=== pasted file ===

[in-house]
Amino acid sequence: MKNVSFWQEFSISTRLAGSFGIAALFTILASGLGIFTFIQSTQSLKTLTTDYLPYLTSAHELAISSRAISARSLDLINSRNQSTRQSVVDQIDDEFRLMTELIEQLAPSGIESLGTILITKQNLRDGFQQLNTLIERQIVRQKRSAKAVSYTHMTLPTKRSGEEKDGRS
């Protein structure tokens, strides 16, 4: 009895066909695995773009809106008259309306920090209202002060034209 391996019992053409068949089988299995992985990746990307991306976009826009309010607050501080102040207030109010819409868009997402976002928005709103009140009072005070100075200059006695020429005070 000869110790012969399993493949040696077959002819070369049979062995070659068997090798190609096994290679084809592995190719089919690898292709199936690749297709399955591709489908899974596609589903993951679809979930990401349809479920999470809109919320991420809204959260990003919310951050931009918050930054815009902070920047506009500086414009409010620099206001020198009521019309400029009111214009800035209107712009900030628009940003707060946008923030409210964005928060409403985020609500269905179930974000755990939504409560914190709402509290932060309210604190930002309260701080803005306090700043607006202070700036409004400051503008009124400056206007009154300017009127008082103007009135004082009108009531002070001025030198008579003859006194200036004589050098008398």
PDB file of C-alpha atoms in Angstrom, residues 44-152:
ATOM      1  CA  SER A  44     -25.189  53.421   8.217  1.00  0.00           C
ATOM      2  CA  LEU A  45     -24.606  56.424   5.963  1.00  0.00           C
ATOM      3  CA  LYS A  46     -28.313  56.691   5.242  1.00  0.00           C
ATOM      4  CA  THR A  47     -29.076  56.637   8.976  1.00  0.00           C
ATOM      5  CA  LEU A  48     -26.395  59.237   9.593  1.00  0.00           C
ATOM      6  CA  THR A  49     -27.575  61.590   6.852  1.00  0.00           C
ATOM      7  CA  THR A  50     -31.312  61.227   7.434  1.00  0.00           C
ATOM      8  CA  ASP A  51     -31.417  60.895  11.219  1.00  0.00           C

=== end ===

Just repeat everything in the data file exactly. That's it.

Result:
[in-house]
Amino acid sequence: MKNVSFWQEFSISTRLAGSFGIAALFTILASGLGIFTFIQSTQSLKTLTTDYLPYLTSAHELAISSRAISARSLDLINSRNQSTRQSVVDQIDDEFRLMTELIEQLAPSGIESLGTILITKQNLRDGFQQLNTLIERQIVRQKRSAKAVSYTHMTLPTKRSGEEKDGRS
């Protein structure tokens, strides 16, 4: 009895066909695995773009809106008259309306920090209202002060034209 391996019992053409068949089988299995992985990746990307991306976009826009309010607050501080102040207030109010819409868009997402976002928005709103009140009072005070100075200059006695020429005070 000869110790012969399993493949040696077959002819070369049979062995070659068997090798190609096994290679084809592995190719089919690898292709199936690749297709399955591709489908899974596609589903993951679809979930990401349809479920999470809109919320991420809204959260990003919310951050931009918050930054815009902070920047506009500086414009409010620099206001020198009521019309400029009111214009800035209107712009900030628009940003707060946008923030409210964005928060409403985020609500269905179930974000755990939504409560914190709402509290932060309210604190930002309260701080803005306090700043607006202070700036409004400051503008009124400056206007009154300017009127008082103007009135004082009108009531002070001025030198008579003859006194200036004589050098008398």
PDB file of C-alpha atoms in Angstrom, residues 44-152:
ATOM      1  CA  SER A  44     -25.189  53.421   8.217  1.00  0.00           C
ATOM      2  CA  LEU A  45     -24.606  56.424   5.963  1.00  0.00           C
ATOM      3  CA  LYS A  46     -28.313  56.691   5.242  1.00  0.00           C
ATOM      4  CA  THR A  47     -29.076  56.637   8.976  1.00  0.00           C
ATOM      5  CA  LEU A  48     -26.395  59.237   9.593  1.00  0.00           C
ATOM      6  CA  THR A  49     -27.575  61.590   6.852  1.00  0.00           C
ATOM      7  CA  THR A  50     -31.312  61.227   7.434  1.00  0.00           C
ATOM      8  CA  ASP A  51     -31.417  60.895  11.219  1.00  0.00           C